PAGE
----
Green Party Co-Leader Metiria Turei says she's not encouraging beneficiaries to break the law when it comes to their welfare entitlements.
She remains at the centre of controversy after admitting she claimed entitlements she wasn't eligible for as a solo mother in the 1990s.
Ms Turei said she's not giving people advice to break the law, rather she's trying to tell people what it's like to be in such a situation.
"I wouldn't encourage anyone to do that. I will certainly never condemn anyone."
Ms Turei doesn't believe she's a unique case when it comes to her admission of breaking the law.
Ms Turei's faced further media questions on her admission of historic benefit fraud upon her return to Parliament - amongst them whether its right that a lawmaker, such as herself, also be a law breaker.
She said she's not the first, nor will she be the last.
Asked who the others are, Ms Turei said others in the past have done the same as well.
She said she's telling the truth of what it's really like for the country's poorest families so she can be in a position to change and fix it.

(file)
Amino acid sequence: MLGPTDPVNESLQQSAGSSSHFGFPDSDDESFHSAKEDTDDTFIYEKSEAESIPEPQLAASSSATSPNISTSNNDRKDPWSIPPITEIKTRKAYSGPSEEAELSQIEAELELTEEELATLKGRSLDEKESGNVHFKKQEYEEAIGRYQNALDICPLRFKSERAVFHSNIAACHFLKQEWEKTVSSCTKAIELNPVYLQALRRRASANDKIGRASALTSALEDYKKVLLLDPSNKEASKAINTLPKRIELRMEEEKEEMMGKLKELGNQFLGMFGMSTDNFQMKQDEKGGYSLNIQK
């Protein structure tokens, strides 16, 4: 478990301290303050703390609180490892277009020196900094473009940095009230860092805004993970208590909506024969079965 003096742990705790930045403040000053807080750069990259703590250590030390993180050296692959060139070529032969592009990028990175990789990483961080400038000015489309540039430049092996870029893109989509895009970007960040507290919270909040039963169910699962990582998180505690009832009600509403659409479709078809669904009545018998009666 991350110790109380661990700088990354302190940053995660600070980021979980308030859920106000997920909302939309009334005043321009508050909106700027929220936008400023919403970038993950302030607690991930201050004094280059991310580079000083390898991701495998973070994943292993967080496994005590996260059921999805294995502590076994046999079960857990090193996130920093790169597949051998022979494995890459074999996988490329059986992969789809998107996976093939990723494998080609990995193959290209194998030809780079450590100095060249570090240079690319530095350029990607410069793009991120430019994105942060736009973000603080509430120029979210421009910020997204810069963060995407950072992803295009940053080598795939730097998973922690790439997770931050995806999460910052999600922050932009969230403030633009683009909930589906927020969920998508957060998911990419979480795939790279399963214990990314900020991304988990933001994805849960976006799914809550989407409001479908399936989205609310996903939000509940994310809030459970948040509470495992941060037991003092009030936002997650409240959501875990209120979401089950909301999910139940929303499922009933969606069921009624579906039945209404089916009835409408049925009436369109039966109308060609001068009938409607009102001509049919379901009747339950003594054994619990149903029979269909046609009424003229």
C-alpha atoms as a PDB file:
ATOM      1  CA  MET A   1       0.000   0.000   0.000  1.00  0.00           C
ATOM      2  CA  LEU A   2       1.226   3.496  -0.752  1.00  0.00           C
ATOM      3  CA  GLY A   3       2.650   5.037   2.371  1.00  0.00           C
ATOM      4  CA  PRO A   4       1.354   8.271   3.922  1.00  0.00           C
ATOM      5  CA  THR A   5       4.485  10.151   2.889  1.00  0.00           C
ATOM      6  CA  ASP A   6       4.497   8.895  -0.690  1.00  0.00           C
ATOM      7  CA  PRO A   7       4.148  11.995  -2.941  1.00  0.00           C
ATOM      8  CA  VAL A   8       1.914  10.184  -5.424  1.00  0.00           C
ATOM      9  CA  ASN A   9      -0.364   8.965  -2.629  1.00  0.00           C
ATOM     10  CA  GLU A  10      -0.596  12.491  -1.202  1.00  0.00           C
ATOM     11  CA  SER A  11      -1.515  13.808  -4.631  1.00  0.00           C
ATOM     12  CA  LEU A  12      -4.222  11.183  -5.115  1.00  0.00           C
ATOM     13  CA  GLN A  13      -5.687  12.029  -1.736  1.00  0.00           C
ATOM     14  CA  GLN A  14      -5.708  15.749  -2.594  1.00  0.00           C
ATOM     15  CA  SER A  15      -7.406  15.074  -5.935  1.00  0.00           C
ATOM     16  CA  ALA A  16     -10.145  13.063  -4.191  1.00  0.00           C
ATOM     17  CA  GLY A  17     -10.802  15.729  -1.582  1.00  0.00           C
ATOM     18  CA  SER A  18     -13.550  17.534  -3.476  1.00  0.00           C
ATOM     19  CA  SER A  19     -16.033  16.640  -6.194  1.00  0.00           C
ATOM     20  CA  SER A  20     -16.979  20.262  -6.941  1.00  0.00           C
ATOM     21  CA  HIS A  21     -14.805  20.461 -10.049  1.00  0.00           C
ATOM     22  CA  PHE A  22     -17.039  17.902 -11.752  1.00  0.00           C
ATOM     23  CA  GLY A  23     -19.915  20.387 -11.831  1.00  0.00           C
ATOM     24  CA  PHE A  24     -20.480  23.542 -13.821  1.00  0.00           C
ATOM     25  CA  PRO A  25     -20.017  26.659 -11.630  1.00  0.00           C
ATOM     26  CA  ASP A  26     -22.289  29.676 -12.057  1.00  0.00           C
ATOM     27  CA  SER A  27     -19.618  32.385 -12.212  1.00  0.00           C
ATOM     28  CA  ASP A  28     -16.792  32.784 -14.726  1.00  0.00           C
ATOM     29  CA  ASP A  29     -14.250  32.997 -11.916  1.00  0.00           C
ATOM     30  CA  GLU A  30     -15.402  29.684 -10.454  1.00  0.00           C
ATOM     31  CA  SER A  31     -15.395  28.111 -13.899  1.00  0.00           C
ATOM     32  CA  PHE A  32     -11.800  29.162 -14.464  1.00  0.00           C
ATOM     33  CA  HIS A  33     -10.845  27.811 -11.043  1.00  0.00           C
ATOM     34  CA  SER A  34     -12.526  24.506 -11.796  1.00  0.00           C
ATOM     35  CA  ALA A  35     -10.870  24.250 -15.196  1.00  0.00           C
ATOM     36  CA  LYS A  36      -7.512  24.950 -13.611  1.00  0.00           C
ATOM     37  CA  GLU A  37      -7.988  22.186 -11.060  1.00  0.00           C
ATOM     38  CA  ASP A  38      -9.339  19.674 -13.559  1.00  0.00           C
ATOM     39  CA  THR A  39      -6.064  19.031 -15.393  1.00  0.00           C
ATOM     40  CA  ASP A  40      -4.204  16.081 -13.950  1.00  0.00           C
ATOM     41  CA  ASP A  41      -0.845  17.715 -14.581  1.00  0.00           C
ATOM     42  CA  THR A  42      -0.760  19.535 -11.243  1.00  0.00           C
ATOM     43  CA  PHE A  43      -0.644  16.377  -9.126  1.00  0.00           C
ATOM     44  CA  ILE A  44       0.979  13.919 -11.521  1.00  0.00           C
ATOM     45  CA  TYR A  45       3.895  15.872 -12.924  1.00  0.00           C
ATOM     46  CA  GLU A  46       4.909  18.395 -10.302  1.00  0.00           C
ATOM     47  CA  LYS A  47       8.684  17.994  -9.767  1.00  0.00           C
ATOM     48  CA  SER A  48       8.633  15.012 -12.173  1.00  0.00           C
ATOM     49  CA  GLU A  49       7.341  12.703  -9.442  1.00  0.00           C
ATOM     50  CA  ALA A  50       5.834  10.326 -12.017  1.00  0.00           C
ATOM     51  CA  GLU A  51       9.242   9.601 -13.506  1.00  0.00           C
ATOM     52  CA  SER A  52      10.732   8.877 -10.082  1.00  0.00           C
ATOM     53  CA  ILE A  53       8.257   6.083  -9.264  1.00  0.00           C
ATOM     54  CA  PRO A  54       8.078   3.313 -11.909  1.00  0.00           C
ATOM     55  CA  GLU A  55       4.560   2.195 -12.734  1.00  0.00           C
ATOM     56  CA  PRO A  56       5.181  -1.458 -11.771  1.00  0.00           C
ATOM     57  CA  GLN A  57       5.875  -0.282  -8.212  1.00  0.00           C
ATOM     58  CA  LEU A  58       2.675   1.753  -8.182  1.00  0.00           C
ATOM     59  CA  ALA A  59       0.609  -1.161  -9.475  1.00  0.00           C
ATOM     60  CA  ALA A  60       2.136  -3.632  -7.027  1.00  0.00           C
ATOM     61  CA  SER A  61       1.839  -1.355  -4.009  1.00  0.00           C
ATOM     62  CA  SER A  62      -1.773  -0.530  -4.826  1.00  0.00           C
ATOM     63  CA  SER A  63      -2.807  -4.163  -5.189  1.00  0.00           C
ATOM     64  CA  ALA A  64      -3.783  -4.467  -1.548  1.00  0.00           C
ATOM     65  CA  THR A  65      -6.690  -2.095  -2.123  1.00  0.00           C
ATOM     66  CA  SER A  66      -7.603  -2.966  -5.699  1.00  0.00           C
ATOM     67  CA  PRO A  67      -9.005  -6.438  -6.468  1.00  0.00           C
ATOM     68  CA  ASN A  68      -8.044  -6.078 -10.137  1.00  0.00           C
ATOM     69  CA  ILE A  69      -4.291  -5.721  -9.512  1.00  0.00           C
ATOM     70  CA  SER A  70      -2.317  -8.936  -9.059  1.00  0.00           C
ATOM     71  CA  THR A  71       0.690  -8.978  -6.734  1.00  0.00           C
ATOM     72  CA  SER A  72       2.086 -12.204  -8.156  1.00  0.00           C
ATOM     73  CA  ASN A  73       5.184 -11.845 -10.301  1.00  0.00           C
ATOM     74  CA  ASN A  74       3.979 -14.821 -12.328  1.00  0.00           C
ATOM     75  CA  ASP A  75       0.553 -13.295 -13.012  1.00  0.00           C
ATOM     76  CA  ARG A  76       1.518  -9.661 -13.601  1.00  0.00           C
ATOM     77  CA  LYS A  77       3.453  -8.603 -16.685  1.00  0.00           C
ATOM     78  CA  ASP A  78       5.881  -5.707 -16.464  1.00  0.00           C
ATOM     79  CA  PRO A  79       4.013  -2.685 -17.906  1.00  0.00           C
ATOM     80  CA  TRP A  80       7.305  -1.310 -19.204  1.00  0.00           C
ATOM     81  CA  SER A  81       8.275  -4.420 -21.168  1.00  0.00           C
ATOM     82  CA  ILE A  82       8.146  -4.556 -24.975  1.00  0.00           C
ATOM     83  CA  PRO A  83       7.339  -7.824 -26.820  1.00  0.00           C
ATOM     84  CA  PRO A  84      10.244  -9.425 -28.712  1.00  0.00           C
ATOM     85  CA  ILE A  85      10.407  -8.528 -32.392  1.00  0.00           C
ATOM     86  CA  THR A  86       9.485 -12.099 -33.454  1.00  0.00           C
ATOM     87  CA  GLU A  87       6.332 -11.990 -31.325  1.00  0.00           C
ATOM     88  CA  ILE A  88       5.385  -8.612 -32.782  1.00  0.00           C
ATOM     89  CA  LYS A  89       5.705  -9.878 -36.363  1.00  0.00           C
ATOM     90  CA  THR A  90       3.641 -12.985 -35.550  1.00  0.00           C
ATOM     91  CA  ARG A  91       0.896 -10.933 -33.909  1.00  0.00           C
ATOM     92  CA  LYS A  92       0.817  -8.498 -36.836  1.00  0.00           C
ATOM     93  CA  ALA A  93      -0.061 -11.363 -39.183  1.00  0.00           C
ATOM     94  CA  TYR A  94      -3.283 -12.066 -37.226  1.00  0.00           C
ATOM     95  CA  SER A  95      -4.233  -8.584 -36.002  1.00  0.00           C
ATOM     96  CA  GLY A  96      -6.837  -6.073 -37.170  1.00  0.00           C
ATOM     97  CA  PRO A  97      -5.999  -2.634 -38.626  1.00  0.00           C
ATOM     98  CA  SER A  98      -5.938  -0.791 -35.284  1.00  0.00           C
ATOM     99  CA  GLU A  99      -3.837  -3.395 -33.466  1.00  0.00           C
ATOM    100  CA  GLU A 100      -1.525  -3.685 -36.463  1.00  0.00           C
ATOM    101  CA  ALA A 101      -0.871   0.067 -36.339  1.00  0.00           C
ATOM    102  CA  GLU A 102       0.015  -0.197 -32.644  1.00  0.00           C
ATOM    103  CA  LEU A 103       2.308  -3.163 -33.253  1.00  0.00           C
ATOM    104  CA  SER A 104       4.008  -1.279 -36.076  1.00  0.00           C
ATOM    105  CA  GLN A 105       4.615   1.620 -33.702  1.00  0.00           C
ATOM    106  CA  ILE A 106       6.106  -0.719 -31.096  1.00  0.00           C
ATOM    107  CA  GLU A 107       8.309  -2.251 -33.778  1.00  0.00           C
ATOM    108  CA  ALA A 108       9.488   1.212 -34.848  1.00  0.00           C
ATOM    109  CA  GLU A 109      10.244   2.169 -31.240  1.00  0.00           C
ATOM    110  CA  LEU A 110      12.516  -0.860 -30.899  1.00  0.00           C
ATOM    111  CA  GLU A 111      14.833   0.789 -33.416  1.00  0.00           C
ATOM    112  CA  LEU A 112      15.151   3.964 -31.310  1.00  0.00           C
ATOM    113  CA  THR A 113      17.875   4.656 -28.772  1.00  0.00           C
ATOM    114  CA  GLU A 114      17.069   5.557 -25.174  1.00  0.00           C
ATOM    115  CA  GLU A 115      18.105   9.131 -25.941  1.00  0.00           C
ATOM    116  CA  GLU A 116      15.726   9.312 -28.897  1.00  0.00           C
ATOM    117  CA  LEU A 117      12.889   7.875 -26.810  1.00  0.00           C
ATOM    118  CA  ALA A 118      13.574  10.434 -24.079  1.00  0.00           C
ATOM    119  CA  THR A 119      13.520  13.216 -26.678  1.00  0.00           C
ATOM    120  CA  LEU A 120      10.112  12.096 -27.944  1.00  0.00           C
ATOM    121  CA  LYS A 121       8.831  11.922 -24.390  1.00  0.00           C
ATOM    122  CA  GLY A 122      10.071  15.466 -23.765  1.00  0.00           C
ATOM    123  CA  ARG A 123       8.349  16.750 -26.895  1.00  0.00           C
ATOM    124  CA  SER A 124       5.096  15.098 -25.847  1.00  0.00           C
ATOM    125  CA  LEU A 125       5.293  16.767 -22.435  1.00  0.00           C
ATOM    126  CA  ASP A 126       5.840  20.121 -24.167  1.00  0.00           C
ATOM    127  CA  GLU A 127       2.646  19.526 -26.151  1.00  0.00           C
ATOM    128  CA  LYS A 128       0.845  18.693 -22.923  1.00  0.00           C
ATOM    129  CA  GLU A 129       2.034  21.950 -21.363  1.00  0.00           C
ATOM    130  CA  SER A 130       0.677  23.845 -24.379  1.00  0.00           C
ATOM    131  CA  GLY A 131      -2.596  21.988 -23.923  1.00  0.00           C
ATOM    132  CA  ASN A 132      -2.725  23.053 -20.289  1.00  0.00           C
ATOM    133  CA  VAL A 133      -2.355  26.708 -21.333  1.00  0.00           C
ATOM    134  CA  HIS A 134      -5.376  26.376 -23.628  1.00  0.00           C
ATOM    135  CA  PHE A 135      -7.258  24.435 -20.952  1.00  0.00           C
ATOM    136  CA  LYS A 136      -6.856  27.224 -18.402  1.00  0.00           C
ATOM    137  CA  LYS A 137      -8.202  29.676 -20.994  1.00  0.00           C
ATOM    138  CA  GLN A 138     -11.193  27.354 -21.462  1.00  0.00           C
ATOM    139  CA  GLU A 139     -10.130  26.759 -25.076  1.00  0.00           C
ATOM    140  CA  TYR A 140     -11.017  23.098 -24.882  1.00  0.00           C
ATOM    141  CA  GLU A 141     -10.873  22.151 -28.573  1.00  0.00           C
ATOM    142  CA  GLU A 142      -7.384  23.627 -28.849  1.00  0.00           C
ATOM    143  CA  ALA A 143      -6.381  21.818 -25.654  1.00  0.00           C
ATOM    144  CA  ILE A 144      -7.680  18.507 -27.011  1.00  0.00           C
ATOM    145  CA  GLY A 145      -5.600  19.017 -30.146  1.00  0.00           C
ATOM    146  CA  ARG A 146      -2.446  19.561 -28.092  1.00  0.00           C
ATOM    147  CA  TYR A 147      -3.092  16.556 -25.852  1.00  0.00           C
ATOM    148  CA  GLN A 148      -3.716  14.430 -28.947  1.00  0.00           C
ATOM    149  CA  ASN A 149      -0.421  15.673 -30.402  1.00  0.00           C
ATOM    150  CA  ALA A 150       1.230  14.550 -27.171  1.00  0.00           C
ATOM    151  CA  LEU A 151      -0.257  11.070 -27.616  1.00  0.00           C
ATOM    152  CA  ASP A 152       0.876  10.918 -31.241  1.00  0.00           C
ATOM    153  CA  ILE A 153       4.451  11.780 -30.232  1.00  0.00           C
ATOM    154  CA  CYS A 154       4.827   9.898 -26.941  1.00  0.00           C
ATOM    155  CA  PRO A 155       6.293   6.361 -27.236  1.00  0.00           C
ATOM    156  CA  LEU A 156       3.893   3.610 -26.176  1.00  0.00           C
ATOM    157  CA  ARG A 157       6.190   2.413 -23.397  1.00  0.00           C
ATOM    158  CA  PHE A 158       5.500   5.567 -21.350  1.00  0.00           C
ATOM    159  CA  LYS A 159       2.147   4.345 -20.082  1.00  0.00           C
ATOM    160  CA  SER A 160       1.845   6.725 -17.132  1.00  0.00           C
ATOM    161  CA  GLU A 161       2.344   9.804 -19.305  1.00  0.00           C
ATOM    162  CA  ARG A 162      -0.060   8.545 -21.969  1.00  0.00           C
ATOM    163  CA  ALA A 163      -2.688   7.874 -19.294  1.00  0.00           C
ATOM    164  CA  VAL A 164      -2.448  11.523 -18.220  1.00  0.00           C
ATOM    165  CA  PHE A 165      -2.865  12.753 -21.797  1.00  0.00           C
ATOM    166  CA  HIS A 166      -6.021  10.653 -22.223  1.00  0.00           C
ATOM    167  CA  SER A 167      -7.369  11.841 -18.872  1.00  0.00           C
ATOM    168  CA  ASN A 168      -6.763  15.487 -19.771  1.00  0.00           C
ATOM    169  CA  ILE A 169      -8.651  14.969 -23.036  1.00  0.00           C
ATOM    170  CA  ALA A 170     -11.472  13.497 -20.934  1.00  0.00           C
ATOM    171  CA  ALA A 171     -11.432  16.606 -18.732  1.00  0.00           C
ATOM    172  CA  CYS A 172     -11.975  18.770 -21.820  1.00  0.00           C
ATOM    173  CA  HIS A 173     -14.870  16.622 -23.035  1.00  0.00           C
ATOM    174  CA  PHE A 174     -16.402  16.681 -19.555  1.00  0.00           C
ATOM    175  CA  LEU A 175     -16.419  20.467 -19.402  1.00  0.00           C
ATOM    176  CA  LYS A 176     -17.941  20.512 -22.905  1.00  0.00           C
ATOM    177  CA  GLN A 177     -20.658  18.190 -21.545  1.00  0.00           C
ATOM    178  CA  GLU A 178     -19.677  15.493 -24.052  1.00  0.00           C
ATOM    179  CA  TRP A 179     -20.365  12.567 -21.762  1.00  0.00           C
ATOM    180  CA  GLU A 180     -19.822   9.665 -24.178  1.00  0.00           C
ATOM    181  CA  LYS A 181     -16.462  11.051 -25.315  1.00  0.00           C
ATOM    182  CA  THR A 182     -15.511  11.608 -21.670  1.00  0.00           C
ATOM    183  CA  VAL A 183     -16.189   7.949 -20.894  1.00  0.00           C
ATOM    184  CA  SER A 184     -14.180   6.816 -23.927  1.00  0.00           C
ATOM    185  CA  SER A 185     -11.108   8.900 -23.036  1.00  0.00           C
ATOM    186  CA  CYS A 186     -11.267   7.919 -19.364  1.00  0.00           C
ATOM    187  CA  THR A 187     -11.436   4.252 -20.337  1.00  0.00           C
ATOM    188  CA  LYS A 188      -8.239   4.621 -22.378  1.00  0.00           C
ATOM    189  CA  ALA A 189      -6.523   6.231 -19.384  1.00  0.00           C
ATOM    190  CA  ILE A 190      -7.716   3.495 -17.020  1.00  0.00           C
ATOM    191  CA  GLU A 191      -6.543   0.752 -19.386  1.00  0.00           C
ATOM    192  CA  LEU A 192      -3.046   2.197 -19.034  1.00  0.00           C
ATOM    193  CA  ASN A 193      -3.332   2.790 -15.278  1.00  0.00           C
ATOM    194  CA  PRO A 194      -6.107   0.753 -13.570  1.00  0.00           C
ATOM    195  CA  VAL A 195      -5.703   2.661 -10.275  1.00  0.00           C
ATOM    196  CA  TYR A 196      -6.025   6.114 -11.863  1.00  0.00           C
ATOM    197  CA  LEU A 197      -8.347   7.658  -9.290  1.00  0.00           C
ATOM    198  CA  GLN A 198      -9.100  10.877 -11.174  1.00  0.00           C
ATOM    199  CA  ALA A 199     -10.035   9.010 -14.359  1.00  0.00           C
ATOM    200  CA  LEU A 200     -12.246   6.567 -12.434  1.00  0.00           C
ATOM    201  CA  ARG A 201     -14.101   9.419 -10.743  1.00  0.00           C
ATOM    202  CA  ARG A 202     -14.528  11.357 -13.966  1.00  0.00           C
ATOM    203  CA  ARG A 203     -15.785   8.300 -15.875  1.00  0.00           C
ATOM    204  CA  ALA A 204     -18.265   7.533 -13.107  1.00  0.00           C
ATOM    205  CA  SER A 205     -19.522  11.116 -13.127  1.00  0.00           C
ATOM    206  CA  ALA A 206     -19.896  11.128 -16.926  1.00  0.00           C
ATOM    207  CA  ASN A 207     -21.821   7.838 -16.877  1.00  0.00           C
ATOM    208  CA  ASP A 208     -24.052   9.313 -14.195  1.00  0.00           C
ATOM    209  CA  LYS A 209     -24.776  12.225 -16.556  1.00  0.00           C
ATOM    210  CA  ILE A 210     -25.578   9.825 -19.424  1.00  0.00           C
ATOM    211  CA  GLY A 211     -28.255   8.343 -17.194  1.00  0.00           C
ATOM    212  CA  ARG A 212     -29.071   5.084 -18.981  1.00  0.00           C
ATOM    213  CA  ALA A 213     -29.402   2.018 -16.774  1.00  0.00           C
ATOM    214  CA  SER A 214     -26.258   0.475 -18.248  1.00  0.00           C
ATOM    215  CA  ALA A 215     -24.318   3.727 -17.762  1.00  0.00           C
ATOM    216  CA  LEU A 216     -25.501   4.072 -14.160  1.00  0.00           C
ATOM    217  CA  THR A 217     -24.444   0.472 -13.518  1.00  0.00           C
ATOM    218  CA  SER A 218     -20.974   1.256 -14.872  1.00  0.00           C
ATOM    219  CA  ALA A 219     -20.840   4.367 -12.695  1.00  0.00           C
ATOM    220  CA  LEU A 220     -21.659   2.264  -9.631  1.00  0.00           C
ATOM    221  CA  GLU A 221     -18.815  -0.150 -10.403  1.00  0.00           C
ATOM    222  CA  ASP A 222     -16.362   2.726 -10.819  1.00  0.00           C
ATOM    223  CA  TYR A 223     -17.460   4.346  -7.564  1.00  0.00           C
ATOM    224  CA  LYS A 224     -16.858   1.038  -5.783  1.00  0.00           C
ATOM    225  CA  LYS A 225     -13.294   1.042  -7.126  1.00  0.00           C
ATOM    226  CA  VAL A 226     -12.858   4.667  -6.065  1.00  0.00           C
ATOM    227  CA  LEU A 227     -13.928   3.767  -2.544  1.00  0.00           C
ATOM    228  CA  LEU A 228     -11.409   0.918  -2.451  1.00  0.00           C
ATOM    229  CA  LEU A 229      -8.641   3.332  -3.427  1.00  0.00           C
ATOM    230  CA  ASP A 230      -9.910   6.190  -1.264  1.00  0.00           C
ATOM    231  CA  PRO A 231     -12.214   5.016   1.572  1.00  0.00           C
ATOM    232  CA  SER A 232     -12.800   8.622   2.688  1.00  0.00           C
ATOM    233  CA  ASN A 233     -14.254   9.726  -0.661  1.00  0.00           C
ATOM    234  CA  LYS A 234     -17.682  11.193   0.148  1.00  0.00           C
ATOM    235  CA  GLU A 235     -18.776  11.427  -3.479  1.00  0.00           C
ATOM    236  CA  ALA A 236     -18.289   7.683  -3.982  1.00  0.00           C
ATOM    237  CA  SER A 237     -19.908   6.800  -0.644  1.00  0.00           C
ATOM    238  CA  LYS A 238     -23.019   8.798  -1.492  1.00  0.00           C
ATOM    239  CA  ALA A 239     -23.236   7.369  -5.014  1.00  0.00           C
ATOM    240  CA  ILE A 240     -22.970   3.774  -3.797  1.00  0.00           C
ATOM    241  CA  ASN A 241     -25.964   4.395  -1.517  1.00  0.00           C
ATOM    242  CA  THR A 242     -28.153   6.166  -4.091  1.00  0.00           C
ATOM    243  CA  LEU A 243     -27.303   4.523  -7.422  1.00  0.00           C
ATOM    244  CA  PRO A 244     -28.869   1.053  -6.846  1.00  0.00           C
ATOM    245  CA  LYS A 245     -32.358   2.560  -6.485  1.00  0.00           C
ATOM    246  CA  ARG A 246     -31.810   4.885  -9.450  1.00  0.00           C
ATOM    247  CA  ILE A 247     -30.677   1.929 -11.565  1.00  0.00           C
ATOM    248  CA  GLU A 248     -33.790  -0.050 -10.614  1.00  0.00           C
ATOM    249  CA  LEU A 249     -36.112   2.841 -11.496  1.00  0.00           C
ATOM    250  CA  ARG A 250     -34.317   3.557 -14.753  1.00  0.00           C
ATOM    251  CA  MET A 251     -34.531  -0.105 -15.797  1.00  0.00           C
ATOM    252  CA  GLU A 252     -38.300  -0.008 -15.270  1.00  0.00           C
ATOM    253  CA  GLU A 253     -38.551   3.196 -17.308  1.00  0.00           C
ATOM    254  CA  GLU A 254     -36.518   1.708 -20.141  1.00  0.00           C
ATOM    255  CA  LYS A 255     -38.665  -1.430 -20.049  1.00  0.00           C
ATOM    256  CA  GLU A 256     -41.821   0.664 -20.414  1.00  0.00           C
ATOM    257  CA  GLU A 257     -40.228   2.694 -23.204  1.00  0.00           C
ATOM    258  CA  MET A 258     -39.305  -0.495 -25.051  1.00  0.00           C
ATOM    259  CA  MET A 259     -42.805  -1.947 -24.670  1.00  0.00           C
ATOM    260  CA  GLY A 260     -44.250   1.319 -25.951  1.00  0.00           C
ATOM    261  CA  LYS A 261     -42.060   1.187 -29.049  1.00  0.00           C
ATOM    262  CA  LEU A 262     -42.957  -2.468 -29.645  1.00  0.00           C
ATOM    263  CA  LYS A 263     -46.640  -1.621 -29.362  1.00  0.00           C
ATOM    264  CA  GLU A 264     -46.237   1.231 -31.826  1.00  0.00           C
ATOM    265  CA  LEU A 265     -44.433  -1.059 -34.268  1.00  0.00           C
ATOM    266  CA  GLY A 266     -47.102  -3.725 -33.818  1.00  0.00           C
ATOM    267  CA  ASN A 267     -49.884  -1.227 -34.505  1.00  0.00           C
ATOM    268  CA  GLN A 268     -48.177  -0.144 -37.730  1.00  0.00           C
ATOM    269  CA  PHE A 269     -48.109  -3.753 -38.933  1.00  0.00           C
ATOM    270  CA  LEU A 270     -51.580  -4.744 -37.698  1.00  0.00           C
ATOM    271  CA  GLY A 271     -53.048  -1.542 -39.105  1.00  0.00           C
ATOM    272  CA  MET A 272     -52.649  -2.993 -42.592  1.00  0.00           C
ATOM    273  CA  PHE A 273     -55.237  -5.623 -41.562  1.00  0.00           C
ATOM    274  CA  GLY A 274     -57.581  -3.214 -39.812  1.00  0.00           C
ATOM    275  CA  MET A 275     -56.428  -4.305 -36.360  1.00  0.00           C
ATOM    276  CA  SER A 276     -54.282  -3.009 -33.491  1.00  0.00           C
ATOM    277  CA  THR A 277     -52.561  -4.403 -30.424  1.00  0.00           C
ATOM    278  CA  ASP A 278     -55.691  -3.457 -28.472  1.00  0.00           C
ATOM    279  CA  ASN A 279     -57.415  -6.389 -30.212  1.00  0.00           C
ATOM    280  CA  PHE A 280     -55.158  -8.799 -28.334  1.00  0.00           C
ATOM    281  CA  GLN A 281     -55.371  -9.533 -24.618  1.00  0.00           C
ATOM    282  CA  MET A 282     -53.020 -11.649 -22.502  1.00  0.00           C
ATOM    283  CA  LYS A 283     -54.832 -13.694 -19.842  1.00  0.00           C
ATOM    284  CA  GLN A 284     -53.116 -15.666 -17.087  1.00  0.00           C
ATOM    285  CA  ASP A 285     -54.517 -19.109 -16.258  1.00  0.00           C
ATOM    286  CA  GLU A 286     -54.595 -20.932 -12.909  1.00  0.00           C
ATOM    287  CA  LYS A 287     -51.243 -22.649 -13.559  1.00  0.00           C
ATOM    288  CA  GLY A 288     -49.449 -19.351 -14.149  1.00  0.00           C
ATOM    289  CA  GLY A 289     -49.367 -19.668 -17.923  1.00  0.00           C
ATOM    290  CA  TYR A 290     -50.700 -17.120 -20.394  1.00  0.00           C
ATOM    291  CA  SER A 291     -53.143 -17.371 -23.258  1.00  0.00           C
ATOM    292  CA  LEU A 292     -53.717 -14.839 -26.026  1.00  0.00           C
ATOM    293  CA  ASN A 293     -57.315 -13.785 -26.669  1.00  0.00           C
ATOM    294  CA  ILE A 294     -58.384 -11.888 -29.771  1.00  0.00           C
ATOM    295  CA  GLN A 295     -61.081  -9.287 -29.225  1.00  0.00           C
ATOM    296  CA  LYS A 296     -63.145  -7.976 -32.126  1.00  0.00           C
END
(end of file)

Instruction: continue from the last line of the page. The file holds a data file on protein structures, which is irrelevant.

But Social Development Minister Anne Tolley said you have to balance the demands of those in need, with those of the taxpayers who're providing support to those who need a hand up.
"But you've always got to make much more worthwhile for people to be in work. This is taxpayers' money. This isn't a pot of gold that the government has at the bottom of its garden. This money is paid by hard-working families."
Meanwhile a political opponent's questioning the wisdom of Ms Turei and her approach.
National Party campaign chair Steven Joyce said he's not sure he'd be running that strategy.
"It's really their lookout, their problem to solve. She seems to be doubling down today so we'll just see."